Novel government strategy makes solar and wind monitoring data public for first time


Economic Development Queensland is working with Australian resource monitoring company Fulcrum3D to, for the first time, make solar and wind resource data publicly available as part of a strategy to encourage large-scale renewable development in the north coast of Queensland. Specifically, the government wants to see its 6,355 hectares of freehold land at Abbot Point, just north of Bowen, transformed by major projects to become the Salisbury Plains Industrial Precinct.

The project’s technology parter is Fulcrum3D and uses their flagship Sodar portable monitoring unit, fitted with additional pyranometers, with that data made available through its data management system FlightDECK around the clock. 

“We’ve been monitoring the downloads and they’re certainly being accessed and accessed a fair few times,” Fulcrum3D’s founder and managing director, Colin Bonner, told pv magazine Australia.

“From our perspective, it’s fantastic to see proactive government strategy and policies,” he said. “That’s sort of been driven by industry,” Bonner added, noting that in the 10 years since he founded the company government’s have tended to be quite sluggish with policy reform and adoption of renewables. 

While the 24 month program is still ongoing (data monitoring commenced back in November 2020), Bonner said that so far it has demonstrated “strong potential” for both wind and solar projects.

The technology

Fulcrum3D’s Sodar product launched the company back in 2011, and works similarly to a sonar on a submarine, scattering sound off thermal turbulence in the  atmosphere through a pulse sent out every couple of seconds. 

With the rise of wind-solar colocation, Bonner said most developers also opt to add a few pyranometers to monitor solar irradiance on site, with the company using German Kipp & Zonen’s SMP11.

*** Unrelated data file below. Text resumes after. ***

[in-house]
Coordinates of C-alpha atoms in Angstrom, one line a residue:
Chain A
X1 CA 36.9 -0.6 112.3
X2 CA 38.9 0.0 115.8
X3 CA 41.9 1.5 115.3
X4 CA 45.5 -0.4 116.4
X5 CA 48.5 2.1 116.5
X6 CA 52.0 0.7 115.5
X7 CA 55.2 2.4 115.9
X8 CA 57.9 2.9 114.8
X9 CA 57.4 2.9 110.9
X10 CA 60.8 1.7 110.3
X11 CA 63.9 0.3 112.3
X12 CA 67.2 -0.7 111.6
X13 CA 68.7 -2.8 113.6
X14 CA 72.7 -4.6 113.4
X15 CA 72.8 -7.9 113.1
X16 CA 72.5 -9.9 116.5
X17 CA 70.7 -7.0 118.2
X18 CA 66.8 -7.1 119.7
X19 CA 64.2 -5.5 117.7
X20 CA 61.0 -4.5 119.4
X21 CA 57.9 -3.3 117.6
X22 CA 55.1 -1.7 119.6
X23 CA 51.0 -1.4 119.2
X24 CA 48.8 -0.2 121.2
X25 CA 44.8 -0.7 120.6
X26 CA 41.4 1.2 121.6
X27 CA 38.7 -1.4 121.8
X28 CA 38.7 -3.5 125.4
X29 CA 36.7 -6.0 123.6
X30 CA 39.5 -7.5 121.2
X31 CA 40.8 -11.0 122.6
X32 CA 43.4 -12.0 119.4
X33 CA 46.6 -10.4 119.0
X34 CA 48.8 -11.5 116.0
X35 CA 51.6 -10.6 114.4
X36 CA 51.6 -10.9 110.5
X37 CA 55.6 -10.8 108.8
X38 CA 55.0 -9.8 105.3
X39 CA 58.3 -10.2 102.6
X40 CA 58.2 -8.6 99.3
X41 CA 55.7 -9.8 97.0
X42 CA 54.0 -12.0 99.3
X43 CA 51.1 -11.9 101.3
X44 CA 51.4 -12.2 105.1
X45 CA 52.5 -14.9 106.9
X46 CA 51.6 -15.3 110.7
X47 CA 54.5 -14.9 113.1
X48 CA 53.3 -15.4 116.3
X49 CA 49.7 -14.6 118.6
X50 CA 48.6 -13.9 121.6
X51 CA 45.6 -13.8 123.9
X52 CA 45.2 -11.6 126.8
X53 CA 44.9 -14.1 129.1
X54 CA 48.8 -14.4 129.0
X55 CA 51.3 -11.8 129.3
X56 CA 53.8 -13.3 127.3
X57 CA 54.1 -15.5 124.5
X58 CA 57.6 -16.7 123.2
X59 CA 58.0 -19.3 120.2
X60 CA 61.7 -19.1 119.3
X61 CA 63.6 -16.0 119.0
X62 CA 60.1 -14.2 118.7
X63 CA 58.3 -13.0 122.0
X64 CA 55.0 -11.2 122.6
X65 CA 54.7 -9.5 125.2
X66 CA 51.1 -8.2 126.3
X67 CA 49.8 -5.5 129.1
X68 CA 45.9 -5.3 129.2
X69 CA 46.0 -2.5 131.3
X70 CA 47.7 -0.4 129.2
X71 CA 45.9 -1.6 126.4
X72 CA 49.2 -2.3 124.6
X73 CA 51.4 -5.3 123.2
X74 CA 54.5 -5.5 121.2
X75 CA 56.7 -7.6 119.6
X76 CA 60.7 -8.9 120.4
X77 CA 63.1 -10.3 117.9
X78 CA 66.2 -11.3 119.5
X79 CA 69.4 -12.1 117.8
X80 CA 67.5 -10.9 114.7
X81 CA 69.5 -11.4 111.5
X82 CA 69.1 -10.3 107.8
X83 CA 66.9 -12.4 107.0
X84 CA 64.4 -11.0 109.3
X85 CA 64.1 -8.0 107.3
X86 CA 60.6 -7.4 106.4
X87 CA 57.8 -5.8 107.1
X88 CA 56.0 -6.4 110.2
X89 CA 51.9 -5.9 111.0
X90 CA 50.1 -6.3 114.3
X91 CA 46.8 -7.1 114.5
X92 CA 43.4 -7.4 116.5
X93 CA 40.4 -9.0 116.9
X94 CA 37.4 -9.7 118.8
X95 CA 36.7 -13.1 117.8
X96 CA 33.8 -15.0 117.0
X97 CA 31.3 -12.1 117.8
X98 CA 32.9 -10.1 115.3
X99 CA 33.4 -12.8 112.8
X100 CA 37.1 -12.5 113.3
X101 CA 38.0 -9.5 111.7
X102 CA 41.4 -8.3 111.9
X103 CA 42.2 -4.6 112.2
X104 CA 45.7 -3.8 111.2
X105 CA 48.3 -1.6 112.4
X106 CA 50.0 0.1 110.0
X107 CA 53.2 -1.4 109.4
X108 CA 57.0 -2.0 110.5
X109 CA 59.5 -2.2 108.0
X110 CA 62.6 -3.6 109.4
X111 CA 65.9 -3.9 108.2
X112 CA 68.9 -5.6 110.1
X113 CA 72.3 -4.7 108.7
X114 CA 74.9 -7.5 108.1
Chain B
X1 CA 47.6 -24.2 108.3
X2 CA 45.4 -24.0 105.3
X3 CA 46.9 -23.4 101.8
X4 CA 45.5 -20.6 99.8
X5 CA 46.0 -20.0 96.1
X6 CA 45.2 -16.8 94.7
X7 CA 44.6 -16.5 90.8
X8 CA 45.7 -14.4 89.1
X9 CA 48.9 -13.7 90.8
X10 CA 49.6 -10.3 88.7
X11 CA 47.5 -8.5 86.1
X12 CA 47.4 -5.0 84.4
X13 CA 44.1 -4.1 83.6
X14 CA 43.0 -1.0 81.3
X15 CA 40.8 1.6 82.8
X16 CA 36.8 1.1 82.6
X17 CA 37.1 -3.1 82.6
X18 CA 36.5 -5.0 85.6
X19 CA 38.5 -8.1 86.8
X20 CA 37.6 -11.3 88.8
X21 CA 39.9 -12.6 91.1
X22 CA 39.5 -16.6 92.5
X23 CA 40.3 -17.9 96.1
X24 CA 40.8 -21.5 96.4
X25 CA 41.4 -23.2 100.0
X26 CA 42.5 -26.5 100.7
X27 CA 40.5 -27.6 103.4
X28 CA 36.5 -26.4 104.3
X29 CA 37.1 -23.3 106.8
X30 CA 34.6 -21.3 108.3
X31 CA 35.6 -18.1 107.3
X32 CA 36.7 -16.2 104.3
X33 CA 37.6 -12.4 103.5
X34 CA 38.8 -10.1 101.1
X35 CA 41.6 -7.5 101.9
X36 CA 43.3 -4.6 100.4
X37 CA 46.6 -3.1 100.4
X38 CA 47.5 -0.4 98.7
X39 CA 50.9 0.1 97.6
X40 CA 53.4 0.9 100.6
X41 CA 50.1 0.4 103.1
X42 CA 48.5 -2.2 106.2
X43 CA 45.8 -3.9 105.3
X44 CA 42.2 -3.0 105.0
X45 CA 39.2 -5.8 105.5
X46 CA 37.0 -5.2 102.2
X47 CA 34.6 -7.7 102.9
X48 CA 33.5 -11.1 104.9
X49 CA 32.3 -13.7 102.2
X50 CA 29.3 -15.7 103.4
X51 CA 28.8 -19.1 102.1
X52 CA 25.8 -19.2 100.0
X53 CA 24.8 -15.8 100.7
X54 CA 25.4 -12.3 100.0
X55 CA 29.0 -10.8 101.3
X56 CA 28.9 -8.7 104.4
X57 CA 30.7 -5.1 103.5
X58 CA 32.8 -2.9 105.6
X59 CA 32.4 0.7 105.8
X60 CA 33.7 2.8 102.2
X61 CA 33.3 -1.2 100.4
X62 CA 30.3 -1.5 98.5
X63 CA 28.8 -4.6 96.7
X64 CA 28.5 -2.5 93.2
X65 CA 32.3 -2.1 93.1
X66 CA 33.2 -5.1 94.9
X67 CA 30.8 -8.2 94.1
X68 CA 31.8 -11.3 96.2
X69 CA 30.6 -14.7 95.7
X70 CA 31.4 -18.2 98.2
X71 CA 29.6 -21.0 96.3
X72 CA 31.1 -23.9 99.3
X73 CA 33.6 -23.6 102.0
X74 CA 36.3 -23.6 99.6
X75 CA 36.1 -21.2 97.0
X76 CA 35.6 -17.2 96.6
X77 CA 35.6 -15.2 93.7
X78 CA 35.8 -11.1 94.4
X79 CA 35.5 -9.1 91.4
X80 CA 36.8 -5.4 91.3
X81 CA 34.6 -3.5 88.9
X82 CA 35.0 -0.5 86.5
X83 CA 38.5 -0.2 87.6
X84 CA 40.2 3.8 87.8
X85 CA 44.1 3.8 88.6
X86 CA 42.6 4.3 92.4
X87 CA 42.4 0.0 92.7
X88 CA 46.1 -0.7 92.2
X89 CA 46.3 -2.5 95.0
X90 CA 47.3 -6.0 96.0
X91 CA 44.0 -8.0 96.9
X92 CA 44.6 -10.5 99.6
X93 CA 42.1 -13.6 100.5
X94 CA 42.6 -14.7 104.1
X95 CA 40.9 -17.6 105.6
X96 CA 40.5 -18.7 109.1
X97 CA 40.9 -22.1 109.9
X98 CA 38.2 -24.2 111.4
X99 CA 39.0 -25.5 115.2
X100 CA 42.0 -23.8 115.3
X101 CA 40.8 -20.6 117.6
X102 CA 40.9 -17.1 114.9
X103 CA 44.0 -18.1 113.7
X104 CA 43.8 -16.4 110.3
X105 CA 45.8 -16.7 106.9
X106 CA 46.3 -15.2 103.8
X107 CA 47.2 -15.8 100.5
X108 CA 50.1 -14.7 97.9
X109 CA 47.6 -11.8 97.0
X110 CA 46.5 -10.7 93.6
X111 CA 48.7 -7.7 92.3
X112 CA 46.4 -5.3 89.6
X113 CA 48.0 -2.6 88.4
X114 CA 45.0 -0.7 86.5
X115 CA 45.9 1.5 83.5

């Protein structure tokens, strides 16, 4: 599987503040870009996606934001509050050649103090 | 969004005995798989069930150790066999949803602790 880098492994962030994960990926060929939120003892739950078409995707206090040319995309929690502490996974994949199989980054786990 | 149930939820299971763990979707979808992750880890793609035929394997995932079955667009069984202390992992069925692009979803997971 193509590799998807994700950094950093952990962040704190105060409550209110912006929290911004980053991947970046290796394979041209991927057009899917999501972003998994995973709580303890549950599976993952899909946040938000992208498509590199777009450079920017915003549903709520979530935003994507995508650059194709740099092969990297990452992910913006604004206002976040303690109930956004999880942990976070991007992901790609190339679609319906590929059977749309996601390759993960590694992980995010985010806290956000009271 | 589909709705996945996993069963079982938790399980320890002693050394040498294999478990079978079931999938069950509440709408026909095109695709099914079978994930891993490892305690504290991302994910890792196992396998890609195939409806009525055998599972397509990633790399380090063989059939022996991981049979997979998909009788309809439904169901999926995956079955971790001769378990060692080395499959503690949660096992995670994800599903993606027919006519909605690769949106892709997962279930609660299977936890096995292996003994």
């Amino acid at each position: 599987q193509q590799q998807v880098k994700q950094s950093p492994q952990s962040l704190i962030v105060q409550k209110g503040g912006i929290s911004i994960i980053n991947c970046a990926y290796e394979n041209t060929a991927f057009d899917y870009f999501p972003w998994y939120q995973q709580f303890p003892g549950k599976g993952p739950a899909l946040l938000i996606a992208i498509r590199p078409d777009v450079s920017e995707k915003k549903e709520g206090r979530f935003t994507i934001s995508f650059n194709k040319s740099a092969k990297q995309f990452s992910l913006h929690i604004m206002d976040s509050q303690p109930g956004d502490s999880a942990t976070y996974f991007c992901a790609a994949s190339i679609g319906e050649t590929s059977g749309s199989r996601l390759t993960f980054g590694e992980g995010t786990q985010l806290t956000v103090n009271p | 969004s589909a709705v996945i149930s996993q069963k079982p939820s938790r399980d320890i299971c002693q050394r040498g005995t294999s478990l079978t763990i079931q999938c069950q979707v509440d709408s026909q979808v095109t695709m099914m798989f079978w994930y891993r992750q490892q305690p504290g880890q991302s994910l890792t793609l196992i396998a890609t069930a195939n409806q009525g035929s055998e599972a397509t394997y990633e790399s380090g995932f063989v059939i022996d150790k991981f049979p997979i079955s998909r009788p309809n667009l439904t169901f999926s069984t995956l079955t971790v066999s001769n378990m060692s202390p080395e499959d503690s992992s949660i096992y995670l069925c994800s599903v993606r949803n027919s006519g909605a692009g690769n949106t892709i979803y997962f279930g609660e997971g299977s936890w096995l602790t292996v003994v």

Fulcrum3D’s Sodar unit


“The aim of the game here is to reduce [yield] uncertainly,” Bonner said. He noted that there’s all kinds of ways to collect solar irradiance data, with satellite data usually having a margin of error between 5% to 10%. Using a pyranometer on site brings that uncertainly down to between 3% to 5%.

Each of the Sodar units collects 5 GB to 10 GB of data each month, with a major part of Fulcrum3D’s offering then the cyber infrastructure which manages these immense datasets. 

This data is usually highly confidential, of course, seen by no one except the developers and their technical advisory firms. This is the first time the company has worked with a government to make it public – though Bonner said it probably won’t be the last.

Model piques government interest

“We are in discussions with other government departments in different states,” he said, though he was unable to give any more details on precisely who they were.“But certainly other government bodies [are] exploring a model of demonstrating the land they manage or have access to has good resources.”

He described the Salisbury Plains project as a great opportunity. “Because it’s the government and they already have land rights, they are trying to attract developers to that area. So it’s in their interest to basically make it public… it’s almost leaning into the ethos of the Renewable Energy Zones where they are trying to encourage developers to work together to have a more efficient process.”

Economic Development Queensland was unable to give pv magazine Australia any indication about whether their strategy had enticed any developers to date, classifying the information as sensitive.

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